# I have a few question concerning Black Boxes

Next term for Physics, my teacher has said that he has ordered some black boxes and will be putting a diode, capacitor, resistor and a transistor in each. There is 3 people in my class and he will be making each black box different (he'll put each component between a different terminal).

We've been told that over the holidays we need to figure out how we're going to test for each component.

My questions are:

1) What does a black box look like? (For example is it a rectangular box with say 4 inputs on the left side and 4 outputs on the right side? etc)

2) To test for diodes would I attach a crocodile clip to a DC power supply and then to the one of the black box inputs? Would I then attach another crocodile clip from the output that is opposite to the input I just mentioned and then to an ammeter? See if any electricity flows and then swap the circuit around by connecting the output and the power supply and the ammeter to the input and see if energy flows through (only one of these ways would work as electricity only flows one way when a diode is used). I would then test each input/ output to see where the diode is. Is this correct?

3) When finding a resistor does that mean that I would use the above procedure but electricity would flow both ways? And also how to I find the ammount of resistance?

4) My notes on finding a capacitor say.. fading light once power pack is turned off, but how would I set up the circuit to find a capacitor? How do I find the capacitance?

5) I don't really know what to do when it comes to finding a transistor. I imagine that one of the inputs would act as the base and two of the outputs would act as the emmiter and the collector. How would I determine where the transistor was?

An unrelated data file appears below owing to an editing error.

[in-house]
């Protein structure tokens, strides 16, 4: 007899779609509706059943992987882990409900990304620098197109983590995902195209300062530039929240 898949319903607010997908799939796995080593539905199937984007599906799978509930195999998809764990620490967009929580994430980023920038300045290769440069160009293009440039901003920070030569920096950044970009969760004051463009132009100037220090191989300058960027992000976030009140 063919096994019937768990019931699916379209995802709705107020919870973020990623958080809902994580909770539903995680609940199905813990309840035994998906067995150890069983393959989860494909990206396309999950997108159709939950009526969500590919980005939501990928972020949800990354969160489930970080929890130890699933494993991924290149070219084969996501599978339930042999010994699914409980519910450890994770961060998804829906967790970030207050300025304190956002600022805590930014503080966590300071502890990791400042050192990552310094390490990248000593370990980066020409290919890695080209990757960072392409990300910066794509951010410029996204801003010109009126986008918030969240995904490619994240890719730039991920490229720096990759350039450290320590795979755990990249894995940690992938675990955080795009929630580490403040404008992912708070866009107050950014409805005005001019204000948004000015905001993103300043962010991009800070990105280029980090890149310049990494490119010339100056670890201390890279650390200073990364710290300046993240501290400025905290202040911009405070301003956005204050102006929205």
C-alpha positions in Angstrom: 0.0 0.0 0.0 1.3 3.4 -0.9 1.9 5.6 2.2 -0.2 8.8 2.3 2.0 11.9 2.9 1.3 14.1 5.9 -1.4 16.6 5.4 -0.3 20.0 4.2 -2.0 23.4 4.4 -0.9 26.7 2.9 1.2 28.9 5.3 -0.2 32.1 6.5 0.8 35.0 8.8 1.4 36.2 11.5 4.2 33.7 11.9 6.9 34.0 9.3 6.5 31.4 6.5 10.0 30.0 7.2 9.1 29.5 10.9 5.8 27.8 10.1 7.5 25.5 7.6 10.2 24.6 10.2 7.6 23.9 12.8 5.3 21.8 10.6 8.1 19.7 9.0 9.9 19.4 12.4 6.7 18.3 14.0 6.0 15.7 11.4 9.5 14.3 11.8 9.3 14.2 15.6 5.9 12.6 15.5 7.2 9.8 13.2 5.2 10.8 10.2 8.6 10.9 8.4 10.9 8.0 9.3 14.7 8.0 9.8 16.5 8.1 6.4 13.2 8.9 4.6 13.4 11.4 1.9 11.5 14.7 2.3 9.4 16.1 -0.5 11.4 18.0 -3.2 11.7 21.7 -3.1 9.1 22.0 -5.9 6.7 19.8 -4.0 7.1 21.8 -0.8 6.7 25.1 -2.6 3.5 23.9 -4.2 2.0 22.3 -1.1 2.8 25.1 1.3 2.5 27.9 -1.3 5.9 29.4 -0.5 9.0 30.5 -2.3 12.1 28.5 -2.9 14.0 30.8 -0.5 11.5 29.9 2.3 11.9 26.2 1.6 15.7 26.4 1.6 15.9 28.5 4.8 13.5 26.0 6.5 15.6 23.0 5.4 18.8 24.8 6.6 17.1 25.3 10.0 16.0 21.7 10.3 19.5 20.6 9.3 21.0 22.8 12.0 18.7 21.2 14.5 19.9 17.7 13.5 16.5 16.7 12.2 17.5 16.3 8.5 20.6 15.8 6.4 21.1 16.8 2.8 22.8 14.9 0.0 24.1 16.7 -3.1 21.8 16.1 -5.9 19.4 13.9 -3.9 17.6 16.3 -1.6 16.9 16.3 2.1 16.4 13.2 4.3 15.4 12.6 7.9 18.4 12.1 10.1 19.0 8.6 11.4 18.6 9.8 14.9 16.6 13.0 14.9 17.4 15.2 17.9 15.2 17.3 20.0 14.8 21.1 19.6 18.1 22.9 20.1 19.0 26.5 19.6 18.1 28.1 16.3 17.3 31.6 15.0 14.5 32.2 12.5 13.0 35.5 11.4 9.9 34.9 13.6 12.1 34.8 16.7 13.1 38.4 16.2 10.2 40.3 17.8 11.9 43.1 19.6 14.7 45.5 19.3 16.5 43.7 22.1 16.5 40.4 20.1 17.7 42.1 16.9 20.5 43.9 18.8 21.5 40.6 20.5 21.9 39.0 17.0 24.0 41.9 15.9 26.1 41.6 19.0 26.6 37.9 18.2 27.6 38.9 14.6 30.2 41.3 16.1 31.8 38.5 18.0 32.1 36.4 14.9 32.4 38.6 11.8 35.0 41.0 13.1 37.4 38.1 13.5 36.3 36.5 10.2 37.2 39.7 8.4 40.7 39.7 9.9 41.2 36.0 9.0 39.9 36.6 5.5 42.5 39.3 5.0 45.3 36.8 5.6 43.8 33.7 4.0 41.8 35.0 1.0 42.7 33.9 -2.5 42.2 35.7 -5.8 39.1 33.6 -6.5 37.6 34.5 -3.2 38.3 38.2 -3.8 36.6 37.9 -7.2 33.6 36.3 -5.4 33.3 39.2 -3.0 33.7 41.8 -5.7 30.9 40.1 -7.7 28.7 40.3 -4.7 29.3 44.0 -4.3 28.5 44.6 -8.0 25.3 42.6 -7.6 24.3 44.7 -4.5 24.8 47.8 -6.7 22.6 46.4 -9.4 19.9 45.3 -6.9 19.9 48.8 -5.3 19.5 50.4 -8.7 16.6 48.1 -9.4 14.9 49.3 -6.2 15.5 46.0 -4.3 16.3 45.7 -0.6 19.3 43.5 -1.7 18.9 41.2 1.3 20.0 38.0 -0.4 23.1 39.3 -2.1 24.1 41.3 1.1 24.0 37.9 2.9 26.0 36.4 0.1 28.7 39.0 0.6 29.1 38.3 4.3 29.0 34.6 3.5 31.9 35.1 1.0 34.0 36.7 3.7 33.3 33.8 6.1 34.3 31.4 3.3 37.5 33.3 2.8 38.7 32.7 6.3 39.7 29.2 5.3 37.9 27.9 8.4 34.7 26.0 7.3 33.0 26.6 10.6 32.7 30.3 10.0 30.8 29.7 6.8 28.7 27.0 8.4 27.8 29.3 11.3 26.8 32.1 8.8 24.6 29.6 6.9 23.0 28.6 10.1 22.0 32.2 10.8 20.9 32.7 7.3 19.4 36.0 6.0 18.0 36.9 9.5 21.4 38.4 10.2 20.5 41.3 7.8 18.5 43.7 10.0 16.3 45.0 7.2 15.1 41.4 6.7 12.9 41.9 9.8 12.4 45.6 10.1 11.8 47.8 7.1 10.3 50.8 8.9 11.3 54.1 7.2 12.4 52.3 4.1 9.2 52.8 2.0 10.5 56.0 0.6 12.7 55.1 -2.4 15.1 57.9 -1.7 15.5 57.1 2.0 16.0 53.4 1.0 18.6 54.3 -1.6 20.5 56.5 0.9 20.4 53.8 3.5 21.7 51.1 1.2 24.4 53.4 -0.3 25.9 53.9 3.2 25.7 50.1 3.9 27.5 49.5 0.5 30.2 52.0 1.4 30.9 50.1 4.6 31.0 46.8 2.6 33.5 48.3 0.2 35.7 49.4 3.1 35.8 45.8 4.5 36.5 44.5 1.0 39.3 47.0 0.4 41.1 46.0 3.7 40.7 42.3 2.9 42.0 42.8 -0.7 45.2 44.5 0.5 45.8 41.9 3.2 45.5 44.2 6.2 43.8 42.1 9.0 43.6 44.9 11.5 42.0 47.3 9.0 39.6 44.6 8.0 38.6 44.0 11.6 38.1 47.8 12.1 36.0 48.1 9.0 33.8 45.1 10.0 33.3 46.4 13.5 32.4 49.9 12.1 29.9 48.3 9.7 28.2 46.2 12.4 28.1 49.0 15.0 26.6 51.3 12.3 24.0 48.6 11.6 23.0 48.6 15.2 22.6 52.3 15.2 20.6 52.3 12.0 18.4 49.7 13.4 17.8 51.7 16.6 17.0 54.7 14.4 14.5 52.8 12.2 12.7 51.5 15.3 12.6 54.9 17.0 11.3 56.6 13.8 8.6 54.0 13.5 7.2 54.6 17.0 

I would really appreciate it if you could tell me if i'm heading in the right direction with this, thanks :)

Not sure if your teacher means the same thing but in general a black box just has en input and an output.

Input --> [Black Box] ---> Output.

Your procedure to test for a diode seems ok. However at a great enough voltage current will flow freely through the diode at both direction. Don't know if this is the correct English term but directly translated from my native language it would be 'back voltage'.

For a resistor you check that Volt/Current is constant and this is also the resistance of the resistor.

For a capacitor you can check that the voltage over the black box slowly fades after you have disconnected the voltage supply.

For a transistor I have no idea because I flunked my electronics course lol.

Your procedure to test for a diode seems ok. However at a great enough voltage current will flow freely through the diode at both direction. Don't know if this is the correct English term but directly translated from my native language it would be 'back voltage'.
So to stop the 'back voltage' from happening, would I lower the voltage?

For a resistor you check that Volt/Current is constant and this is also the resistance of the resistor.
Sorry, but what do you mean by Voltage and Current being constant?

Back voltages are usually quite high like 10 V or something. Just use low voltages and you will be fine.

I mean that the voltage divided by the current should be constant. The voltage divided by the current is the resistance and for a resistor this should be constant (for non extreme values of the voltage).

Yeah I understood the bit about voltage divided by current = resistance. For some reason i'm having trouble with the bit about it being constant. Does it mean that it will not vary? Can you please give me an example of a constant resistance and a non constant resistance?

A resistor has constant resistance meaning it does not change much when you change the voltage. This means that the curve on the Voltage-Current diagram is a straight line.

Other components do not have this property.

Oh okay I understand :D Thankyou so much for your help!